3. Steven Brinton says:

      "To truly defeat terrorism, we must also wage and win the war of ideas."

      “If the United States does not act aggressively to define itself in the Islamic world, the extremists will gladly do the job for us.”

      Unfortunately, it appears America doesn't know who or what it is. Just take a look at the distinguished panel of "minds" that comprised The Commission on America's National Interests.
      Bottom line: Americans can't agree on their national interests and priorities. This is a signature effect of a people who refuse to define themselves as a nation.

      It's evident all around us. Although we remain the immigrant nation of choice, immigrants today don't appear to be motivated to adopt the cultural norms, attributes, and morays of middle America — the underpinnings of what made America exceptional across the globe. (Is "middle America" and existing concept anymore?)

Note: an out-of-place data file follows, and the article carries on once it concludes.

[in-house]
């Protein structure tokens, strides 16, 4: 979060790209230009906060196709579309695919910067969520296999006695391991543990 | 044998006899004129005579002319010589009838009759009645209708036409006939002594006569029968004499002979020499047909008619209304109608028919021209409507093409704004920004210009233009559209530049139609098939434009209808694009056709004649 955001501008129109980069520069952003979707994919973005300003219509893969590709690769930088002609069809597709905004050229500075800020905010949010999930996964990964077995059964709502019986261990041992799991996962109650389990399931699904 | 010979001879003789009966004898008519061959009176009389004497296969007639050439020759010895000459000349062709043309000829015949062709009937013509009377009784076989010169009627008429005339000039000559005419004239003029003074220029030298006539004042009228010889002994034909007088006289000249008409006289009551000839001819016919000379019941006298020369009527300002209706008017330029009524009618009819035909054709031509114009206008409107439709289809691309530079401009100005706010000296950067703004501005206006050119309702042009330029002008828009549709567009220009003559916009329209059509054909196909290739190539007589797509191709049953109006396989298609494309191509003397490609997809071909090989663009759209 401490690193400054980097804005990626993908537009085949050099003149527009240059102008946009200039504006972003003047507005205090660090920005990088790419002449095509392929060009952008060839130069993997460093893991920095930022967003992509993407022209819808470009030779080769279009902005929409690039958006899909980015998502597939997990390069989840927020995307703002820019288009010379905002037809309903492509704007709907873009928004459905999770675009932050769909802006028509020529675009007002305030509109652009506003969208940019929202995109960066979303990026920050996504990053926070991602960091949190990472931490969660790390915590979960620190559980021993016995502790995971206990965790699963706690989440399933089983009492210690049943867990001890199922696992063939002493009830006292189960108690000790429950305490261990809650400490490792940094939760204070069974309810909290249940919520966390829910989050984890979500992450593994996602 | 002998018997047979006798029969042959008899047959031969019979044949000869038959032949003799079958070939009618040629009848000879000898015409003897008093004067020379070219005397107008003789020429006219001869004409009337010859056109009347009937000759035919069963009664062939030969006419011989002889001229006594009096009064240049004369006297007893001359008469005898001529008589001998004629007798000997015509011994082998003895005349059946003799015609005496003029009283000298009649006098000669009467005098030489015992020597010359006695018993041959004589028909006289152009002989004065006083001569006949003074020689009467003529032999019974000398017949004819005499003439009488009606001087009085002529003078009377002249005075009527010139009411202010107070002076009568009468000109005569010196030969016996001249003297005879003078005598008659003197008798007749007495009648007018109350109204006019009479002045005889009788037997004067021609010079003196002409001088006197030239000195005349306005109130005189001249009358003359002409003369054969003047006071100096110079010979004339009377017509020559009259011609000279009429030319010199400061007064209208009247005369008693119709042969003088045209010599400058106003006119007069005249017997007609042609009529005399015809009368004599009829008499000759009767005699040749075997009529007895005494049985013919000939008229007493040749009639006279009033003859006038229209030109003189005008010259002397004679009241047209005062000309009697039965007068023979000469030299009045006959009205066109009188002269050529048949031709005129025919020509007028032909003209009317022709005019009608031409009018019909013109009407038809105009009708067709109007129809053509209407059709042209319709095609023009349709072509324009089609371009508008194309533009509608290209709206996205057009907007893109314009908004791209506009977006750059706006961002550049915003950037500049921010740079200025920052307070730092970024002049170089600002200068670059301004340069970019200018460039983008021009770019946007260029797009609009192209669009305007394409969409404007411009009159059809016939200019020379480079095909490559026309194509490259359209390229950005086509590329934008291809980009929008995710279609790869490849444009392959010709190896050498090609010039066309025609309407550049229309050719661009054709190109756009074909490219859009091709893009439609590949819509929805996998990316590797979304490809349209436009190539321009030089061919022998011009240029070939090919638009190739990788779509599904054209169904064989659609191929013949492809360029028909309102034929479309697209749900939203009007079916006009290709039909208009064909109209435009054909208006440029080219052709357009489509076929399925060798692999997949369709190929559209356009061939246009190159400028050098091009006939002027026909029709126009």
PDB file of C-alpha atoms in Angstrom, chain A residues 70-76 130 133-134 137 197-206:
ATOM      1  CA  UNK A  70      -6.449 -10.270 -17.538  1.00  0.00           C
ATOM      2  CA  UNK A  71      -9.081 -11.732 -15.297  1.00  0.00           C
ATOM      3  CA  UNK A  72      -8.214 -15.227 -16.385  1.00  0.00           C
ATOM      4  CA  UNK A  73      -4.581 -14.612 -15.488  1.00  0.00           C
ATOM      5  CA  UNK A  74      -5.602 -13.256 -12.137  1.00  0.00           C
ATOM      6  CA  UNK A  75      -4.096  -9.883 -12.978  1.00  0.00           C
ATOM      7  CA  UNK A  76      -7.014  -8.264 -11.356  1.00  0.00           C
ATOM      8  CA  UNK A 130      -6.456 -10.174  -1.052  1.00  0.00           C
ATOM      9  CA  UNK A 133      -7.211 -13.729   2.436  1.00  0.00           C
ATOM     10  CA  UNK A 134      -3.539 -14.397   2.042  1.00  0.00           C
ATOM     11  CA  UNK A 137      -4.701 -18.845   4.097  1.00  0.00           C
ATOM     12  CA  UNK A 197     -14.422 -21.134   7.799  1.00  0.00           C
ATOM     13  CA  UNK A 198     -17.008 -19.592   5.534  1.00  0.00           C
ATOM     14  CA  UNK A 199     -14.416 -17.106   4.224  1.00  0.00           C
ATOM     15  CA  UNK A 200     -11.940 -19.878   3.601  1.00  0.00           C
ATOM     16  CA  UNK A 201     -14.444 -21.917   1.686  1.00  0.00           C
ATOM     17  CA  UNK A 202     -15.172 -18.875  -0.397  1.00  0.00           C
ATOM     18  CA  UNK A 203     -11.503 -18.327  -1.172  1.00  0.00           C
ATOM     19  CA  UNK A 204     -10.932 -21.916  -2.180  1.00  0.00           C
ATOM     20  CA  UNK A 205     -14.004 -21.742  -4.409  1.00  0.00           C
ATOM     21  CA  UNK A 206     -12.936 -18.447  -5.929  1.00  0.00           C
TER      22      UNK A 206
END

Still, immigrants come here. Therefore, we must re-discover what are the "ideas" that attract people to our shores.

      An introspective look would probably reveal some "national interests" in there somewhere.

      Students of human nature would proffer that our "national interests" mirror those of other nations. Therefore, a possible course of action in America extending itself thru strategic communications would be to demonstrate that we're no different than other nations while downplayng our exeptionalism.

    4. Alma G Ryan says:

      Dear Rep Thornberry,

      We appreciate all work and efforts..until now!

      Our insurance increased 25% last year, and just last month another 30%.

      Please think about all the folks that are having these increases…I hope that you vote for the Healthcare Bill …it is a pro-life bill. A vote against it is a vote

      for the insurance companies.


      The Ryan Family

    5. Larry Bake says:

      I saw a story on CBS news about Peggy Harris and your failure to do a simple search. You're a disgrace to the GOP and yourself.